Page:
In this course, you will learn how to create powerful stories of different kinds, for various purposes.  Our focus will be on story-telling as a tool in business. This will include its role in marketing, branding, and group dynamics.  Our most fundamental concern, however, will be with how to use stories to think strategically. Thinking strategically requires that you think critically, and so you will also learn how to see through and resist false and distorting narratives.

By the end of this course, you will have begun to master the art of story-telling as a primary mode of thinking in both business and everyday life.

Spiritual Leadership

 

Business & Society

Examine the social, political, legal and regulatory environments that constitute the background in which a for-profit business firm conducts its activities in domestic and global contexts. Corporate social responsibility and the ethical dimensions of decisions that impact stakeholder groups and corporate sustainability in a competitive environment are discussed.

The Presidency

Study the constitutional design and practical operation of the American presidency. The selection of presidents, the rise of the modern presidency, the character of executive power and the nature of democratic leadership will be examined. 

Lincoln

Study the political thought of Abraham Lincoln, along with related material from politicians and others who opposed or supported Lincoln’s understanding of American political principles. Excerpts from the Lincoln-Douglas Debates will be read, along with major Lincoln writings and speeches. Writings of slavery defenders such as John C. Calhoun and additional material showing the range of ideas in the early 19th century, will be studied, but the main focus will be on Lincoln, the problem of slavery and the philosophic basis of the American regime.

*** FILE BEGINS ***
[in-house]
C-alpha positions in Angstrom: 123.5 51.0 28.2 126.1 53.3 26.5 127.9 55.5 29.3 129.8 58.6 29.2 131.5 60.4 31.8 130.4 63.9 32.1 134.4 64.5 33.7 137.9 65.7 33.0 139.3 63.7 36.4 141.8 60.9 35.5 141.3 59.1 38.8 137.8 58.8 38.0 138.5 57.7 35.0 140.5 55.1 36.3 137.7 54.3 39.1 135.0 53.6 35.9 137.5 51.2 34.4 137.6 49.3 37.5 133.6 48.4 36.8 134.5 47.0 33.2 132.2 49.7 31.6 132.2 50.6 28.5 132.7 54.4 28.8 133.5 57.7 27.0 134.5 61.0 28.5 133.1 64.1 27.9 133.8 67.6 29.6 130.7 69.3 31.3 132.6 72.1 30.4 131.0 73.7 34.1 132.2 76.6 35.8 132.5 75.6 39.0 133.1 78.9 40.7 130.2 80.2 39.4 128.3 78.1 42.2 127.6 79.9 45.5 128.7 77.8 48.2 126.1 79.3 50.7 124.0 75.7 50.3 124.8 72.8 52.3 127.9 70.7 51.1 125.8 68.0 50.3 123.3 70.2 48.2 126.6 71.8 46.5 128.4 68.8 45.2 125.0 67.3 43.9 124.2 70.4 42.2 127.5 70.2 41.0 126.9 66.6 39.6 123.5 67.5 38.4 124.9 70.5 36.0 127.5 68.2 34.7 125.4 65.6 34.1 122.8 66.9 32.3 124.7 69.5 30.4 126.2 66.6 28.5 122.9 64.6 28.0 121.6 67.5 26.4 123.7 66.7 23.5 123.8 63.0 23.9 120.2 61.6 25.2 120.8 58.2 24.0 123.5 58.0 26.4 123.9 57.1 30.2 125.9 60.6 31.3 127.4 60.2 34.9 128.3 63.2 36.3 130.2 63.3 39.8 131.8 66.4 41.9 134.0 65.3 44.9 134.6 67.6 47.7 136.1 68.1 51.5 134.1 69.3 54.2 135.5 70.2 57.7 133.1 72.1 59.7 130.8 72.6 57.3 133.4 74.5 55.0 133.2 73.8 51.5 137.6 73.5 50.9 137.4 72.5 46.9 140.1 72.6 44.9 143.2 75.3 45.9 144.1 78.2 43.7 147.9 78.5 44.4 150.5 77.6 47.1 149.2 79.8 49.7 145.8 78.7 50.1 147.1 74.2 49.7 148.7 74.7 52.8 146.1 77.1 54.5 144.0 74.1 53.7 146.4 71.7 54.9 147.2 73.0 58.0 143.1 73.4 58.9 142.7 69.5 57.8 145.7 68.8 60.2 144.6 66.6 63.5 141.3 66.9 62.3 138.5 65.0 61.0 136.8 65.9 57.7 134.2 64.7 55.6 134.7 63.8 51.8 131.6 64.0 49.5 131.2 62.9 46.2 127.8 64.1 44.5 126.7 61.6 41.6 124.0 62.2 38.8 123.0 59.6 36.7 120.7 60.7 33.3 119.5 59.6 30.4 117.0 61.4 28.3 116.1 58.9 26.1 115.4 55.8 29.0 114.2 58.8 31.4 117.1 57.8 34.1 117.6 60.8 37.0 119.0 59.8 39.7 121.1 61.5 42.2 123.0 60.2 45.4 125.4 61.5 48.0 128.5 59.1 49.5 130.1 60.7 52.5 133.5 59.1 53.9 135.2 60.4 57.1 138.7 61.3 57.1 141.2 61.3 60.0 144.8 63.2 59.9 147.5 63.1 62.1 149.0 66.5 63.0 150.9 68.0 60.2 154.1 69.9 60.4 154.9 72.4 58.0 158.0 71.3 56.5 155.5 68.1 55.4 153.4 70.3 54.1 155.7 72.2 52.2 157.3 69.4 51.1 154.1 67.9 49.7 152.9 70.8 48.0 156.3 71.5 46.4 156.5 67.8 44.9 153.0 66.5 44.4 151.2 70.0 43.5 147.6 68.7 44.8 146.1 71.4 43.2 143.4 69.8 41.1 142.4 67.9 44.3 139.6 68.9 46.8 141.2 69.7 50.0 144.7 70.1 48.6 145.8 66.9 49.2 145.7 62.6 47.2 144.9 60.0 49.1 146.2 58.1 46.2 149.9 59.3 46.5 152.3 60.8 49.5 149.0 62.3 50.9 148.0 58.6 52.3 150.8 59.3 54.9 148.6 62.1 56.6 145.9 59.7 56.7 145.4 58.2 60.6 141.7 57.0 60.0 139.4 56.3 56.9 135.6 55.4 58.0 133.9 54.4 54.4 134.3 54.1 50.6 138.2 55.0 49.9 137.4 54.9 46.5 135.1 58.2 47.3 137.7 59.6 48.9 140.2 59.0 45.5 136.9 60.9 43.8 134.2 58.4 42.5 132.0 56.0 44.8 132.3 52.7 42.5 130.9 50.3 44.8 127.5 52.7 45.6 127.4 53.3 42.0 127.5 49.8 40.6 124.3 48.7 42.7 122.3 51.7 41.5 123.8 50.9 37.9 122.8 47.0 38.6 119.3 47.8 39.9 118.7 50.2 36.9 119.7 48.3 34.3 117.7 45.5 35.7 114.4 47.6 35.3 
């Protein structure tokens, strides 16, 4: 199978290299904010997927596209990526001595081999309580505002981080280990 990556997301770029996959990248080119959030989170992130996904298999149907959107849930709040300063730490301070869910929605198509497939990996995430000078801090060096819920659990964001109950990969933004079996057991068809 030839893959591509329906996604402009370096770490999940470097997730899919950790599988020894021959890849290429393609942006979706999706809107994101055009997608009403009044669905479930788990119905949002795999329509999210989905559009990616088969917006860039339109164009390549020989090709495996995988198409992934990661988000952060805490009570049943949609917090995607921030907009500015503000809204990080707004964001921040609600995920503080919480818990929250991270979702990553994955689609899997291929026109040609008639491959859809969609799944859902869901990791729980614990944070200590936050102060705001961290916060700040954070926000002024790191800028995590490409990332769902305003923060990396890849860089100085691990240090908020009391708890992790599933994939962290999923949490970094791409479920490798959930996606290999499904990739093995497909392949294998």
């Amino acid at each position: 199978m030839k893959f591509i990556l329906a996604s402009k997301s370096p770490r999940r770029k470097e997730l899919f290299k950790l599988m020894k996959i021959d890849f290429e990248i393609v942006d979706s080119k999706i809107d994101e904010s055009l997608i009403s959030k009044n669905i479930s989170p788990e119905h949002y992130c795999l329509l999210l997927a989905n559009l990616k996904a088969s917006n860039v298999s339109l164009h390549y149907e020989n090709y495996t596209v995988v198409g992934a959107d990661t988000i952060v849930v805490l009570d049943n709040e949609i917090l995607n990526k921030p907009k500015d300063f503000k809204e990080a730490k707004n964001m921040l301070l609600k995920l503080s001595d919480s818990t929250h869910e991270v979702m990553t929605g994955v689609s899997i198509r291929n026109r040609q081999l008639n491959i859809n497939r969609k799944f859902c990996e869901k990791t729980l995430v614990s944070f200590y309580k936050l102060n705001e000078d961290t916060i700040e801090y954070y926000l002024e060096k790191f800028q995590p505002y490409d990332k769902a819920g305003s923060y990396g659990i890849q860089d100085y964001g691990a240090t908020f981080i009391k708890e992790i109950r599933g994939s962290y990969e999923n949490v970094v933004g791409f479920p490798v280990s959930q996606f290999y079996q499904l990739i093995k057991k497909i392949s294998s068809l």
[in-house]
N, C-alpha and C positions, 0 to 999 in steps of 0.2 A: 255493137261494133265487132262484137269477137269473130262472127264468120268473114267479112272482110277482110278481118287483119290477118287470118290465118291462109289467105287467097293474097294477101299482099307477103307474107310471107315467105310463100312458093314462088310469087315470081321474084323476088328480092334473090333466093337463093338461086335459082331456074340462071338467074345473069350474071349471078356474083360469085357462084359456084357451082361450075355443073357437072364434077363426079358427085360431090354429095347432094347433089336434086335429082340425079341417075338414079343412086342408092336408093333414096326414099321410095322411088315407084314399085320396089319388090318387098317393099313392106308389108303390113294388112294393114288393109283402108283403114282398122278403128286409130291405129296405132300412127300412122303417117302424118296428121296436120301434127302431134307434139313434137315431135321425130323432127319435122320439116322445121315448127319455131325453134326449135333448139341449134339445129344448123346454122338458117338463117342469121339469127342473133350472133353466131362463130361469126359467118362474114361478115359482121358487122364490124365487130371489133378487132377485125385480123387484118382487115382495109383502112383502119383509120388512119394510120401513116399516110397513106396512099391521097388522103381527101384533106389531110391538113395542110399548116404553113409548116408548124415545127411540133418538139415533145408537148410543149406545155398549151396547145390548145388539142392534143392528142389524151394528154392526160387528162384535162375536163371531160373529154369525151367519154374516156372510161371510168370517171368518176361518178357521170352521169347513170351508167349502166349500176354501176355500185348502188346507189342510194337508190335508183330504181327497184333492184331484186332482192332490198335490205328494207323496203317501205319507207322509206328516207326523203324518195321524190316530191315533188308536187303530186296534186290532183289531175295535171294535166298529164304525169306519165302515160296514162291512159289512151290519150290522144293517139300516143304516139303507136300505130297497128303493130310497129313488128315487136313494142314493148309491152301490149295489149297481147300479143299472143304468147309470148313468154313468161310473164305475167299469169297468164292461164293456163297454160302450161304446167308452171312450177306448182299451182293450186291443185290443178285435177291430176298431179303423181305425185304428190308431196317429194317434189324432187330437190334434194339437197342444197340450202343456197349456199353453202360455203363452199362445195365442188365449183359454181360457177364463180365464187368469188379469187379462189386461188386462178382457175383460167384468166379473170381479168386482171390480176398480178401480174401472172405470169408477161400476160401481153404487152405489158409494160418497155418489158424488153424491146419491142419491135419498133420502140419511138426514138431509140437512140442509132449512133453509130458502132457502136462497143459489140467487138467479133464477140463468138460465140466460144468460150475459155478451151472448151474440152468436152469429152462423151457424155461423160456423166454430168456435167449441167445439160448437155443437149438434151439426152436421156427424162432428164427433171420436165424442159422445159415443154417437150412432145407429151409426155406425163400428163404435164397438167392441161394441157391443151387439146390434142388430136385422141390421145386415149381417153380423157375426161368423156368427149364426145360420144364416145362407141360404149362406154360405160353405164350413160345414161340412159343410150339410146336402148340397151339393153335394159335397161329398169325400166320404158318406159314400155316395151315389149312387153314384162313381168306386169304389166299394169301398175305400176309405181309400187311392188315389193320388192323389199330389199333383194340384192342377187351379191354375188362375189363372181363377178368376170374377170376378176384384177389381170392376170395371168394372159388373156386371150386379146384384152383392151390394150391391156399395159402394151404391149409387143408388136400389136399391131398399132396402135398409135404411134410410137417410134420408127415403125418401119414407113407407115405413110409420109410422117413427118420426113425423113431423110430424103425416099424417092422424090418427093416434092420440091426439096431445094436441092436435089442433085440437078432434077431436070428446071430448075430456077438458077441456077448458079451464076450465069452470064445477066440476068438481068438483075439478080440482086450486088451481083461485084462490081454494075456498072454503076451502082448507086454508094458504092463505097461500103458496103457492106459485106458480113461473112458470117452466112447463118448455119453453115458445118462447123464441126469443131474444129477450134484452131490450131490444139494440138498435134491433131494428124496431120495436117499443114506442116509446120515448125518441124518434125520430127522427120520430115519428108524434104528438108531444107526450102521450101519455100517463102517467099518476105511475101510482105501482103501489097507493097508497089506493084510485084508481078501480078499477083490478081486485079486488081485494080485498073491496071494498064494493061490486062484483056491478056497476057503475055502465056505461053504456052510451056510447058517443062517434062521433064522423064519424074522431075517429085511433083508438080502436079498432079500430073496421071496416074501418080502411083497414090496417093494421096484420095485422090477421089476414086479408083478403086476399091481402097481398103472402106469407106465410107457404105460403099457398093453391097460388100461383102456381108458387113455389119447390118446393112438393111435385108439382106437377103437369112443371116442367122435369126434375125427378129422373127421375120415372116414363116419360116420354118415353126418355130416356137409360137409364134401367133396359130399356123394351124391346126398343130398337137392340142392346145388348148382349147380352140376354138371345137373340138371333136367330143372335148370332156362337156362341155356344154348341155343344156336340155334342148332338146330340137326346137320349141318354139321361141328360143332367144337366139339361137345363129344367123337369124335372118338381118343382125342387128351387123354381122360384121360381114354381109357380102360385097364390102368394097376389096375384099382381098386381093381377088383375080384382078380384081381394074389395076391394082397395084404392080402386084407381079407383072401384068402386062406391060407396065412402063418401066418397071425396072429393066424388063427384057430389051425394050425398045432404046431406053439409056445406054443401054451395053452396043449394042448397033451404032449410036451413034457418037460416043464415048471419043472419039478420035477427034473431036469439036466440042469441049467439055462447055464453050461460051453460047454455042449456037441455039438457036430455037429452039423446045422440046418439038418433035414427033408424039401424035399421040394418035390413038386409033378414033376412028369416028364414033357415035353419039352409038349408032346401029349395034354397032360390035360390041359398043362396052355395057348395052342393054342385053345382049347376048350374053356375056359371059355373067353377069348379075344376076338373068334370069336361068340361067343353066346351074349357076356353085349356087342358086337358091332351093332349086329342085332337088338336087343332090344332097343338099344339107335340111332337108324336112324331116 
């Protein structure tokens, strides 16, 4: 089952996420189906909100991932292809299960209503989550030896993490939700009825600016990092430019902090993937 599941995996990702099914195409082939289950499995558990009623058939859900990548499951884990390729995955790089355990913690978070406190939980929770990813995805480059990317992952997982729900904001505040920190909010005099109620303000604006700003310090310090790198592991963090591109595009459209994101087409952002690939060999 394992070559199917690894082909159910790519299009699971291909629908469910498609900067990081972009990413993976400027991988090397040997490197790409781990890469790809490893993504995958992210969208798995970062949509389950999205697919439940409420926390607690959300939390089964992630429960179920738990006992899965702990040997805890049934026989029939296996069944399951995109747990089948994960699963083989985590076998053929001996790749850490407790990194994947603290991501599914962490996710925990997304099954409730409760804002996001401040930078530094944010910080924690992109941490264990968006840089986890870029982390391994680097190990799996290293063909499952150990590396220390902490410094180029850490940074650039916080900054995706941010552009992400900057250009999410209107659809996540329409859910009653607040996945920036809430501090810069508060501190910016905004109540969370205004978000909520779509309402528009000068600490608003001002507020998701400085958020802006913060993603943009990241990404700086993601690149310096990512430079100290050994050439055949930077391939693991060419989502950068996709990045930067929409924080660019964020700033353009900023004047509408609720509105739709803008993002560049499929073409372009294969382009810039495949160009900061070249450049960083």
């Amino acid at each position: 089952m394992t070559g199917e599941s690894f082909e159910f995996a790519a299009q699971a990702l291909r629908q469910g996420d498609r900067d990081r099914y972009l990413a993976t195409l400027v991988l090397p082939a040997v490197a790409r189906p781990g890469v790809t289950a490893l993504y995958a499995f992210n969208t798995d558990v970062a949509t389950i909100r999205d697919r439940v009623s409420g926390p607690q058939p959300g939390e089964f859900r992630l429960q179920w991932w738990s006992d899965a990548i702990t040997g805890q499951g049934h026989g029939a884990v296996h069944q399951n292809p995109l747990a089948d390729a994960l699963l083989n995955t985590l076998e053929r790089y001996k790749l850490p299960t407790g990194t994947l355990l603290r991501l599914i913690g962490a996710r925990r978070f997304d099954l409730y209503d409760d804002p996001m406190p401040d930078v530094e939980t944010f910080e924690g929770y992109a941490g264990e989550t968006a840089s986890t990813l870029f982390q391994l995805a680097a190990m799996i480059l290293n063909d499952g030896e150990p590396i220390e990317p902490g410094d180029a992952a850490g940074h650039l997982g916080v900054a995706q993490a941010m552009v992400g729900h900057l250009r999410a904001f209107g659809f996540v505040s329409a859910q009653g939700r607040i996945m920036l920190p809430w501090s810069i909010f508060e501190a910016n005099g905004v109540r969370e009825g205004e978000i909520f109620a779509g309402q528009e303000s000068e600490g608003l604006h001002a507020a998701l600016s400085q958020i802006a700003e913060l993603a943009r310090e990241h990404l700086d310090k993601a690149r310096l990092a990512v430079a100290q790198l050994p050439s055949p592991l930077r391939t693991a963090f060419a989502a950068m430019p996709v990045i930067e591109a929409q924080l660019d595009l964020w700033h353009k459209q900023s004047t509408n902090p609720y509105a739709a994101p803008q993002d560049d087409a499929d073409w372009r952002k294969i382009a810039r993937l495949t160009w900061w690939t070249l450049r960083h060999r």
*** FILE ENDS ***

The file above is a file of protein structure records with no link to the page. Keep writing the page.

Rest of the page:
Machiavelli

Explore the thought of this seminal thinker of modernity investigated through a reading of the Discourses on Livy. Other works, especially The Prince, are consulted to establish the broader context of Machiavelli’s political teaching. 

Aristotle's Politics

Explore Aristotle's most fundamental work on politics. Aristotle is said to have systematized and made more practical the philosophic speculations of Socrates and Plato. Discussion of the extent to which this is true and why Aristotle’s work remains fundamental to the understanding of political life.

Shakespeare on Leadership

 

Thomas More

Study the major writings of Thomas More and the important literary accounts of his life. Special attention is given to More’s indebtedness to the classical world and to the Church Fathers, especially in Utopia, The History of Richard III and his humanist writings. 

Liberty & Literature

Human beings may be distinguished as species by their capacity for exercising freedom. Yet the nature of this liberty has been variously defined and by some thinkers dismissed as illusory. Imaginative literature often depicts actions that pose the question whether human beings are free agents and, if so, what is the nature of their liberty, what is its extent, conditions and limits. This course inquires into such issues as they appear in narratives and dramas, ancient, Renaissance, nineteenth century. Typical readings: the Book of Genesis, plays of Aeschylus and Sophocles, Shakespeare’s Julius Caesar and Richard II, Milton’s Paradise Lost and Paradise Regained, Hawthorne’s short stories, Melville’s Billy Budd